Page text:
We found this at the website of Pat Robertson’s Christian News Network (CNN). Their headline is Renowned Chemist Says Evolutionists Do Not Understand the Origin of Life.
Oh dear, a “renowned chemist” is revealing our deepest secret. Or is he just making a fool of himself? Or maybe CNN is simply getting carried away? Let’s find out. We’re told:
A prominent chemist who was recognized this year as one of the 50 most influential scientists in the world says most scientists do not understand how evolution could explain the existence of life.
Aaaargh!! To begin with, the origin of life, although it’s certainly an interesting unsolved problem, is not part of the theory of evolution, which describes the behavior and development of life after it exists. And who is this renowned scientist that CNN is touting? They say:
Dr. James Tour is a well-known professor at Rice University, specializing in chemistry, nanoengineering, and computer science. Over the last 30 years, Tour has authored over 500 research publications, and he was recognized as one of “The 50 Most Influential Scientists in the World Today” by TheBestSchools.org. Tour has also received awards and recognitions from the American Chemical Society, Thomson Reuters, Honda, NASA, and others.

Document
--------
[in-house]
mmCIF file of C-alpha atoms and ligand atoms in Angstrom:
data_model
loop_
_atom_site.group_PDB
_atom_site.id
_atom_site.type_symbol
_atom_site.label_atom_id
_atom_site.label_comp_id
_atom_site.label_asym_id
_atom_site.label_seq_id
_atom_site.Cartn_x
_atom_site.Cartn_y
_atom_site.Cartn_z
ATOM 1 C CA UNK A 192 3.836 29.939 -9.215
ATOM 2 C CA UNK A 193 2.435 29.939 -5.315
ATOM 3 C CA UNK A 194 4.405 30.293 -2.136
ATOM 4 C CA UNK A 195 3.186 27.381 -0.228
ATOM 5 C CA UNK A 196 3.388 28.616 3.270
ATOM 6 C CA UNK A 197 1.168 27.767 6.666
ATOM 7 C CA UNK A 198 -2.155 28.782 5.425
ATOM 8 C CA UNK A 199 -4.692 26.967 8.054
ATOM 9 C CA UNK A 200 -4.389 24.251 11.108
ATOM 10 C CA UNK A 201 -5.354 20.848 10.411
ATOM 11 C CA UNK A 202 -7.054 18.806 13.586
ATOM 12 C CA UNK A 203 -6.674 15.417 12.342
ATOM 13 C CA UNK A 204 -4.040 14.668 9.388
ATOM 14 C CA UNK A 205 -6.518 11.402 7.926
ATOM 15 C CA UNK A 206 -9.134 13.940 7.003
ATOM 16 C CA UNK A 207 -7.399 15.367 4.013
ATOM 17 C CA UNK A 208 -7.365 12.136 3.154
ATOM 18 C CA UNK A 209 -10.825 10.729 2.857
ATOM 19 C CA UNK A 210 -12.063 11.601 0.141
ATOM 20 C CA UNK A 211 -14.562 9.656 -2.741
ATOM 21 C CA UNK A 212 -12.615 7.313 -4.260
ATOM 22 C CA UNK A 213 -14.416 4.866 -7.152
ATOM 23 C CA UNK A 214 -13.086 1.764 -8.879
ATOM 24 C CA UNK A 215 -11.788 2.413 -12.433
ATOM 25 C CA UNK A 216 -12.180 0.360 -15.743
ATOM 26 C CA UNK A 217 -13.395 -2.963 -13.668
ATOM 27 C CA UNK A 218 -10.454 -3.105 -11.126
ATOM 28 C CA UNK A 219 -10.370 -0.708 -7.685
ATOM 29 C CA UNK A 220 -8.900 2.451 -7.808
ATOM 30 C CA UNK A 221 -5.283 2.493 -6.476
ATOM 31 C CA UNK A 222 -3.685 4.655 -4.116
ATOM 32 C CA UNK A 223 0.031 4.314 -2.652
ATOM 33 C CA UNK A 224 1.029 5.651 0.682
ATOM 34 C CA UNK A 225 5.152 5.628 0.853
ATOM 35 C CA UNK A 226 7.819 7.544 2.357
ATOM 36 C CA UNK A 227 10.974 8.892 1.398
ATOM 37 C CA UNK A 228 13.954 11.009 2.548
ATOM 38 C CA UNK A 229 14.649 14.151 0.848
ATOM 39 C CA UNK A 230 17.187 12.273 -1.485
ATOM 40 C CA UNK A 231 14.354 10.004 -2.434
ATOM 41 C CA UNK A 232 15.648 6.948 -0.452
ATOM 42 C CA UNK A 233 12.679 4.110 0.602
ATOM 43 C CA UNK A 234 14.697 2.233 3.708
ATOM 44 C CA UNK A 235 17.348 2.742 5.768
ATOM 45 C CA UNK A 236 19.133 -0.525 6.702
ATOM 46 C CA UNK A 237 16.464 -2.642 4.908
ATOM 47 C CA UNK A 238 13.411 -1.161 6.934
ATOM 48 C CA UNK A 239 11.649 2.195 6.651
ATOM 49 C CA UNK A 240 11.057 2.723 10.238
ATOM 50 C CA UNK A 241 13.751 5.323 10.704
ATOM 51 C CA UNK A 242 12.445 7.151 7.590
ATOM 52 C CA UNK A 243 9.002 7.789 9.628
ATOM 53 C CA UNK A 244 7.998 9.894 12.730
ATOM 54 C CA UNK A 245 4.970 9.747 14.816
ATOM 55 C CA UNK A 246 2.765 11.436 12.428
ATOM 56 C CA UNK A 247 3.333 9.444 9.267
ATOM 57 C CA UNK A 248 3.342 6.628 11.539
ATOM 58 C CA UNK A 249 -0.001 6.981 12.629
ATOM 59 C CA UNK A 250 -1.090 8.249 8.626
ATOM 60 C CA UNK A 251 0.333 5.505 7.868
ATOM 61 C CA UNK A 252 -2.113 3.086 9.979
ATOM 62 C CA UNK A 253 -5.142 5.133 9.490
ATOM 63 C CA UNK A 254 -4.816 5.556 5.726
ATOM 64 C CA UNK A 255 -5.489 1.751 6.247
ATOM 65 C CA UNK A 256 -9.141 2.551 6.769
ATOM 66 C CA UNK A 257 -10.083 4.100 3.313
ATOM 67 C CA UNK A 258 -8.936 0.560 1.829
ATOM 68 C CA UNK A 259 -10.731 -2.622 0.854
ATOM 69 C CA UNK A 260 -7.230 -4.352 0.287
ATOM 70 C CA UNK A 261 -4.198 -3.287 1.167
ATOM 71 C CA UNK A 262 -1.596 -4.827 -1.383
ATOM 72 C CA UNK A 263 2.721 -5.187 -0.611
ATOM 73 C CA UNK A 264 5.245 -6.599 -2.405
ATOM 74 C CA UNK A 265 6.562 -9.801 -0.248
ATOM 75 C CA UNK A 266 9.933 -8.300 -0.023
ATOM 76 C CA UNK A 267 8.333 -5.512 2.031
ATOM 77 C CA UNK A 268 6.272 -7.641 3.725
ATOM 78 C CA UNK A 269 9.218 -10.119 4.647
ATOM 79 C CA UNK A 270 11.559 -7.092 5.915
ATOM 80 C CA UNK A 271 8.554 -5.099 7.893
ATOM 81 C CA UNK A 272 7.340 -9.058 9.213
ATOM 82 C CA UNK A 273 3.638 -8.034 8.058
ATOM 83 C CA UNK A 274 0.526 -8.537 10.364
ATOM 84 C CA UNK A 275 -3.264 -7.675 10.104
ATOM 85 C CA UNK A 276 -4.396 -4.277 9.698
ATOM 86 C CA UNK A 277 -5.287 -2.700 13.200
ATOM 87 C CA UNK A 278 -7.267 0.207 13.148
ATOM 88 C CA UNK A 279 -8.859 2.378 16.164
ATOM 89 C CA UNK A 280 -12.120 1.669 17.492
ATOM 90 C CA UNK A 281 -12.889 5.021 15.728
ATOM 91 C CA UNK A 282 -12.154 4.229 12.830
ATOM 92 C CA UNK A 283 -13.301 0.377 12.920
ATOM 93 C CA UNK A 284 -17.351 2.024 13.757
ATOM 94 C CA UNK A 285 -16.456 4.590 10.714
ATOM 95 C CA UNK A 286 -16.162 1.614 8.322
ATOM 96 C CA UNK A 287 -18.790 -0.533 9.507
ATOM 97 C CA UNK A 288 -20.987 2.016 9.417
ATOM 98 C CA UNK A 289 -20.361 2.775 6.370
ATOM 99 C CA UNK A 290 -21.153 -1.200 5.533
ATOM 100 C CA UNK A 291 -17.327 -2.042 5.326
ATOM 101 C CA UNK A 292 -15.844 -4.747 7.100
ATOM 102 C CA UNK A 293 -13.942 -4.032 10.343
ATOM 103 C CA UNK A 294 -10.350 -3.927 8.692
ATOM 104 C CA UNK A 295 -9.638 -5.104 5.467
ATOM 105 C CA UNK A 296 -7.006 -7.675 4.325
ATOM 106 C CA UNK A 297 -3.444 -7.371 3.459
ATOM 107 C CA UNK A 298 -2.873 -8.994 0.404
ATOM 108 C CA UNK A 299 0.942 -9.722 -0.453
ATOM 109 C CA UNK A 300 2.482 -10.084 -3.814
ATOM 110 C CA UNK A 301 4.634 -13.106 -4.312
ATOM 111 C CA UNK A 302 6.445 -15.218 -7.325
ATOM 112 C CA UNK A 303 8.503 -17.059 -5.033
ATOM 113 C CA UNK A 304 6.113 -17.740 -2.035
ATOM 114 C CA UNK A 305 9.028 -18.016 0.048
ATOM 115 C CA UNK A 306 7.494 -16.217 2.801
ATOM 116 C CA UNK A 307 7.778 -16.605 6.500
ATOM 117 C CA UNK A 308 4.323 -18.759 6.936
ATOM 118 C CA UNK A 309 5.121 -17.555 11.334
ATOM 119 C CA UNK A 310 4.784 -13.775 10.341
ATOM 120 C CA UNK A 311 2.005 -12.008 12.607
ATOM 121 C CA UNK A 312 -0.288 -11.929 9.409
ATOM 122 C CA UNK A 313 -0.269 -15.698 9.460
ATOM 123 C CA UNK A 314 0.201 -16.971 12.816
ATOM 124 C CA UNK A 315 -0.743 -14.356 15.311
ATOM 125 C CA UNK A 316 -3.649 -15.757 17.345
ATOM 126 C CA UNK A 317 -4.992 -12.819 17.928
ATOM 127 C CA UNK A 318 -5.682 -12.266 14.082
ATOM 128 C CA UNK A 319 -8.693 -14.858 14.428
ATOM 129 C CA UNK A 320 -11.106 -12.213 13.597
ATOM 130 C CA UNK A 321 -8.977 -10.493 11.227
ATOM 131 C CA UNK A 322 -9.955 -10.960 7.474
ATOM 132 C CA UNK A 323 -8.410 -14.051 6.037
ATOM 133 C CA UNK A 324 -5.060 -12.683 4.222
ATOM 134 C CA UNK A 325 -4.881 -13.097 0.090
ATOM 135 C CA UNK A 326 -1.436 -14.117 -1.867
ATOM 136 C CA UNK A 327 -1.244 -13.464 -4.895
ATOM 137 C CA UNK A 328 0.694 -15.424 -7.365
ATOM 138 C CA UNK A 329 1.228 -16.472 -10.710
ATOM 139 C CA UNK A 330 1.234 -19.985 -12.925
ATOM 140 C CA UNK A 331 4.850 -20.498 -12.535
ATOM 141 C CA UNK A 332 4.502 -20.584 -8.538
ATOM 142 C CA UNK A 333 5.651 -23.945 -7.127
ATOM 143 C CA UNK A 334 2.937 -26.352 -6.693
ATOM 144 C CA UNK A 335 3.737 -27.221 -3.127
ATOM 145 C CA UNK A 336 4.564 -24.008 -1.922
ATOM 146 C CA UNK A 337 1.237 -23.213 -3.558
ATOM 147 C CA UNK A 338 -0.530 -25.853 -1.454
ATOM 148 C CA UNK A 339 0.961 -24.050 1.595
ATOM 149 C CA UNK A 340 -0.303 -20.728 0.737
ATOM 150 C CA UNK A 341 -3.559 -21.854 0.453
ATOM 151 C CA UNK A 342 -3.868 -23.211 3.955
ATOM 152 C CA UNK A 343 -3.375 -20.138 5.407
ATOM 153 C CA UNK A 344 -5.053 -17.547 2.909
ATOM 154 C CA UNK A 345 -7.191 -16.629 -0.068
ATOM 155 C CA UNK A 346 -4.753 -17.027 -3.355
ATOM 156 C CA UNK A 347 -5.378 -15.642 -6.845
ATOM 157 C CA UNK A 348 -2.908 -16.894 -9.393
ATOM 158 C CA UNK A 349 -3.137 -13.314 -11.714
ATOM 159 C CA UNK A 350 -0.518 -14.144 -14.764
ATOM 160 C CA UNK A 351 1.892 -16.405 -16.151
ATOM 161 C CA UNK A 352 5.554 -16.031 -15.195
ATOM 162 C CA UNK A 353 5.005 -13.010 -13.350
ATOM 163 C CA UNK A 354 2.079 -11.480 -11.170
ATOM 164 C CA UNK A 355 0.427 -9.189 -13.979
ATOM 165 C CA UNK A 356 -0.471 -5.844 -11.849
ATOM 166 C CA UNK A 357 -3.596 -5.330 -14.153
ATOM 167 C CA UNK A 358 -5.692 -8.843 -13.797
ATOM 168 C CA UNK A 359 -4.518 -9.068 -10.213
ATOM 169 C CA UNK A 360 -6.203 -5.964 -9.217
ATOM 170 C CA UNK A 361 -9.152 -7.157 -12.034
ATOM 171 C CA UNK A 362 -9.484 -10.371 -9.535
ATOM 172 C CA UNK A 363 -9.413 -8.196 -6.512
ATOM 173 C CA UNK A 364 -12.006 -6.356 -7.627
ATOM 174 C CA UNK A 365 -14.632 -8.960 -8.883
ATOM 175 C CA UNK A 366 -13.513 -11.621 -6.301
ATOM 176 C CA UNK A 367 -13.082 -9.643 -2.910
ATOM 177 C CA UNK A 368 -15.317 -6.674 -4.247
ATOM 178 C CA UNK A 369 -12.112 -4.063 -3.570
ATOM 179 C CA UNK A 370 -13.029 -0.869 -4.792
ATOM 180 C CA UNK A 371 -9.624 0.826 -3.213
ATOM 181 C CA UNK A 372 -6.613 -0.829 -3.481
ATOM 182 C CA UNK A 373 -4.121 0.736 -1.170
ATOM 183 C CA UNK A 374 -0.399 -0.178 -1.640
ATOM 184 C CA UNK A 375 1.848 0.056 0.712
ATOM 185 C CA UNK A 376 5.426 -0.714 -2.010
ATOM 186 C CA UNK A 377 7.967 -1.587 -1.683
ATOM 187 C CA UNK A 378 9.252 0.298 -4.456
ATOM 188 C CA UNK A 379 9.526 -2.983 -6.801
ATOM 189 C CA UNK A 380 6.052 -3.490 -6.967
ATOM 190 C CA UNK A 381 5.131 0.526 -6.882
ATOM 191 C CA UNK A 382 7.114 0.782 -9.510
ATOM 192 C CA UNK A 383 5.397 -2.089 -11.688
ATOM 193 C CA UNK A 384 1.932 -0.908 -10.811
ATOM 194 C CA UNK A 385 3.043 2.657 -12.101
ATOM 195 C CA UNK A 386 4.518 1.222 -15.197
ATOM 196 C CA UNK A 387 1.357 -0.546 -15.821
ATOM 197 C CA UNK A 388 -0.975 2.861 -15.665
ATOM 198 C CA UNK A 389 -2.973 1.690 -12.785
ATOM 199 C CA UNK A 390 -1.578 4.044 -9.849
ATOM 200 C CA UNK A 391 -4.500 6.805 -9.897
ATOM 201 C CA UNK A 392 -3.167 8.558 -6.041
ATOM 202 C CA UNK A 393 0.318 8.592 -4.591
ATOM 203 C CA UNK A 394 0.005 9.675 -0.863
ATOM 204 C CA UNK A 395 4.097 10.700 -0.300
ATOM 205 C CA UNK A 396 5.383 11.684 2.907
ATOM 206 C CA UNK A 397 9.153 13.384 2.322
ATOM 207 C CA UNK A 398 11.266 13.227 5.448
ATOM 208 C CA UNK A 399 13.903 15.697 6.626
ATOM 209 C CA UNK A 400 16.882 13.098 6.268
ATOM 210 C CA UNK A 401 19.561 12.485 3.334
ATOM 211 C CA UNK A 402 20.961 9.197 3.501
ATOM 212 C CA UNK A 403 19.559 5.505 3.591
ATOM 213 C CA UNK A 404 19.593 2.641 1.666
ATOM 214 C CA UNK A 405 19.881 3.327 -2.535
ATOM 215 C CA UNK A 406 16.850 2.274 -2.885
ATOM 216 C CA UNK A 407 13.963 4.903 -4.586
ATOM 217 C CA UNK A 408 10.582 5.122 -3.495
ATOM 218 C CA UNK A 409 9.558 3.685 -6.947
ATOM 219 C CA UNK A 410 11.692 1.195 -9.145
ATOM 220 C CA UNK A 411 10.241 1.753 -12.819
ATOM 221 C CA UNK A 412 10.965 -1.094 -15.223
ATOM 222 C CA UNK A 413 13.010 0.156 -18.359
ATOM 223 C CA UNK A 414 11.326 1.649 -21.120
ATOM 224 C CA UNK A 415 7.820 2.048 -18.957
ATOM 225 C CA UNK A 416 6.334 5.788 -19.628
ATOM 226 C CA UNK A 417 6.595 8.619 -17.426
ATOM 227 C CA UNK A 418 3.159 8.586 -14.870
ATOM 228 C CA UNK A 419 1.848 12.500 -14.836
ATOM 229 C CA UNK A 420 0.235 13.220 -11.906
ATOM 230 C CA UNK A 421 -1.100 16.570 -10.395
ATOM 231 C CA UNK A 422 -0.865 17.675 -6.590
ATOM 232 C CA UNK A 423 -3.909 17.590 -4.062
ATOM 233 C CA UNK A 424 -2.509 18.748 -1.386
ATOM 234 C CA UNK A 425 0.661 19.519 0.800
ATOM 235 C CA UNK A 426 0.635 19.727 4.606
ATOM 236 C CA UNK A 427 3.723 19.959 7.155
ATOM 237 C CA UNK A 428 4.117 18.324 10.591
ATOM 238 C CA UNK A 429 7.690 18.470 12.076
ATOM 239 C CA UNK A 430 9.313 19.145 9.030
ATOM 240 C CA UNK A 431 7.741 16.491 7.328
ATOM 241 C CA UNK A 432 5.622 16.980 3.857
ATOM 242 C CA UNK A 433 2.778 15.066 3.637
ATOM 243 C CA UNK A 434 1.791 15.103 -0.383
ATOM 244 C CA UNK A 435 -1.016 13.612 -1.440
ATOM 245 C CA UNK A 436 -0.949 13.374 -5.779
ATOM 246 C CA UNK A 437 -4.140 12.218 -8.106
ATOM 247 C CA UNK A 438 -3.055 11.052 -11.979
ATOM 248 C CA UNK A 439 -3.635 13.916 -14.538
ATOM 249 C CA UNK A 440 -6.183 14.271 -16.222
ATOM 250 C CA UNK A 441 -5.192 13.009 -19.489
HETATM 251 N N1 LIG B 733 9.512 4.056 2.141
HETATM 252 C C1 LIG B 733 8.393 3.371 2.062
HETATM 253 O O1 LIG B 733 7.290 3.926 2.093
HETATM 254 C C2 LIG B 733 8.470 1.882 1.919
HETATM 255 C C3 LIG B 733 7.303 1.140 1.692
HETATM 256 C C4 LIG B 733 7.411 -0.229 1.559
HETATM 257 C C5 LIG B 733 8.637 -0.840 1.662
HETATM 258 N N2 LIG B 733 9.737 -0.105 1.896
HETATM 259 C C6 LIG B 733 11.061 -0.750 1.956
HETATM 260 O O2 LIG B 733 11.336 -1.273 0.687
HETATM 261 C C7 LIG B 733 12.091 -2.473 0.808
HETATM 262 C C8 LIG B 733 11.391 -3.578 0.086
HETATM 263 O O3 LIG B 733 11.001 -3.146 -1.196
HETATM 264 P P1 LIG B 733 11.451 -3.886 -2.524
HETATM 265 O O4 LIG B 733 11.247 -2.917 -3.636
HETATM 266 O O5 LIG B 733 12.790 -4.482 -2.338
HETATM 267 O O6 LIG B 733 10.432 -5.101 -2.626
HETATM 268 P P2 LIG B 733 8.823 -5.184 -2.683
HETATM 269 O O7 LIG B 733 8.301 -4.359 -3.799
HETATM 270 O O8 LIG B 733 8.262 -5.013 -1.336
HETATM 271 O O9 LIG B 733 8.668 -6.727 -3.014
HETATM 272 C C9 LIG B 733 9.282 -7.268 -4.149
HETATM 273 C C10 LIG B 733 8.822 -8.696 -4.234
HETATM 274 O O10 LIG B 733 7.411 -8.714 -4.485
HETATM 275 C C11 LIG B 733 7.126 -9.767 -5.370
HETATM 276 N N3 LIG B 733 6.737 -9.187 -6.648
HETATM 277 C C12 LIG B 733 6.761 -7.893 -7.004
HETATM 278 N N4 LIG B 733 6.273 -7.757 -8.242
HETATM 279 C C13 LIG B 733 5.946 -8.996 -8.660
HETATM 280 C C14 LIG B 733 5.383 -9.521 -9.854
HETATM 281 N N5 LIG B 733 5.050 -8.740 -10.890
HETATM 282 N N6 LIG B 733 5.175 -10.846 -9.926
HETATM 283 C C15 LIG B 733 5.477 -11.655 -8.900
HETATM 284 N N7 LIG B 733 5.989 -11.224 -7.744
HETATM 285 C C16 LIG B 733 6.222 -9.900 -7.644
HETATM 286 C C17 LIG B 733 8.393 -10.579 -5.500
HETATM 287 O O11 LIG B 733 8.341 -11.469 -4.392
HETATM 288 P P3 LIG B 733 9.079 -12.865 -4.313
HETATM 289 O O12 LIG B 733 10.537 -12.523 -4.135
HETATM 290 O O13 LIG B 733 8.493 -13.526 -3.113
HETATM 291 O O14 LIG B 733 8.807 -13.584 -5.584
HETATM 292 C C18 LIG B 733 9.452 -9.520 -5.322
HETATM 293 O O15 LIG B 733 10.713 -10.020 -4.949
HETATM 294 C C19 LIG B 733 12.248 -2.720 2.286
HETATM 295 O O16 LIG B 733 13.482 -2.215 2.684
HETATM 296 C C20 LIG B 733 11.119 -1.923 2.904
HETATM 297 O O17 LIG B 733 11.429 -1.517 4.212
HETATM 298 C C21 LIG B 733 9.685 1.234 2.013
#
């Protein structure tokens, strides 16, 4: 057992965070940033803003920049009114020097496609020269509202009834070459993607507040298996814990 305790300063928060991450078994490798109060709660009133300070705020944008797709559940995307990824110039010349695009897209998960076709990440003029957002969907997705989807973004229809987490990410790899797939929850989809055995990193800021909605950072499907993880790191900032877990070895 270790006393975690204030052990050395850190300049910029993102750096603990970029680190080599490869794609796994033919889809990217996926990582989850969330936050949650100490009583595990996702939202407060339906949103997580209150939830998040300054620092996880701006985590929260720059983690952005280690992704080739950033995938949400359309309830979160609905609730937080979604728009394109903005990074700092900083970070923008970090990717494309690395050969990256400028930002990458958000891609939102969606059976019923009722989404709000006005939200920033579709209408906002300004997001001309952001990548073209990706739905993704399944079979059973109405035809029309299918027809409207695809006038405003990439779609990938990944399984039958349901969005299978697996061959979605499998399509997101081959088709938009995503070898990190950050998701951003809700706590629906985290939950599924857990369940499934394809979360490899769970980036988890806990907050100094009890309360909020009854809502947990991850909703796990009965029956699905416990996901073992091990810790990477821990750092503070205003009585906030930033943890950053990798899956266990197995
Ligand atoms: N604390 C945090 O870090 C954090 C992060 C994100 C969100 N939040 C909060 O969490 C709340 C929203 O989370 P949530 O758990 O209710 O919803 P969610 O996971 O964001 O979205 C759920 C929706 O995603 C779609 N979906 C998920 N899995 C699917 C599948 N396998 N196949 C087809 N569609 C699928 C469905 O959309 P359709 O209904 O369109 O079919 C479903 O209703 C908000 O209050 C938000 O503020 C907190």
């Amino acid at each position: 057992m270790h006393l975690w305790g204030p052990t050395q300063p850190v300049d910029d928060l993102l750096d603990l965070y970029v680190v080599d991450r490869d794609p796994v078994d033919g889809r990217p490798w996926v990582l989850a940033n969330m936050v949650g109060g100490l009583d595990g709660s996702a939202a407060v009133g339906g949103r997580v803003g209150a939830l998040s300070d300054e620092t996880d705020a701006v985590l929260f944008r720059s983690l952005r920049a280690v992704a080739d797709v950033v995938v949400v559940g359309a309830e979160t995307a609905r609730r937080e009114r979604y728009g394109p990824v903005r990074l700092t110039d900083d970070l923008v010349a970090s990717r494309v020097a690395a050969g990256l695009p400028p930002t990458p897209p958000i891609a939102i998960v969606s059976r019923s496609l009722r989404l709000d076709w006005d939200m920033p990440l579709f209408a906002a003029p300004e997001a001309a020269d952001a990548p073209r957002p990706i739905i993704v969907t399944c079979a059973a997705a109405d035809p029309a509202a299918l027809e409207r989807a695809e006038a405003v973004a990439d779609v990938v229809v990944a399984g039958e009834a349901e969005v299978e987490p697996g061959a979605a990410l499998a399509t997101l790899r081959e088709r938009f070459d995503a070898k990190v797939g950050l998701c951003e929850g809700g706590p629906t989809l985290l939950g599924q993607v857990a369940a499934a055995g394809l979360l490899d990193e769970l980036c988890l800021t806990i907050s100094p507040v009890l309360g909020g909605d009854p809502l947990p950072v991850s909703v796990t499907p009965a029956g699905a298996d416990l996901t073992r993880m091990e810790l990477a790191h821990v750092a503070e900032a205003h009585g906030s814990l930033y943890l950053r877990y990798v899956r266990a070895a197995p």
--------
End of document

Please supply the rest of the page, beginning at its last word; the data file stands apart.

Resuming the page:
Wikipedia has a writeup on him: James Tour. He seems to be a competent organic chemist. But it also says this:
In 2001, Tour signed the Discovery Institute’s A Scientific Dissent From Darwinism, a controversial petition which the intelligent design movement uses to promote intelligent design by attempting to cast doubt on evolution. To those who “are disconcerted or even angered that I signed a statement back in 2001” he responded “I have been labeled as an Intelligent Design (ID) proponent. I am not. I do not know how to use science to prove intelligent design although some others might. I am sympathetic to the arguments on the matter and I find some of them intriguing, but the scientific proof is not there, in my opinion. So I prefer to be free of that ID label.”
He had also said that he felt the explanations offered by evolution are incomplete, and he found it hard to believe that nature can produce the machinery of cells through random processes. On his website, he writes that “From what I can see, microevolution is a fact” and “there is no argument regarding microevolution. The core of the debate for me, therefore, is the extrapolation of microevolution to macroevolution.”
This is bizarre. He insists that he’s not a slavish follower of the Discovery Institute’s nonsense, yet he dances the micro-macro mambo, which we described in Common Creationist Claims Confuted. He’s obviously some kind of creationist, but he follows his own path — a creationist beaker keeper.
This illustrates something we’ve said before: A creationist can be an architect, engineer, dentist, inventor, or a number of other things — even, as in this case, an organic chemist. But they function in those occupations by using knowledge, skills, methods, and technologies that are clearly non-biblical. Most importantly, their creationism — as an imagined cause or mechanism — can’t be investigated, so it never leads to anything of scientific value. Okay, let’s return to the CNN story: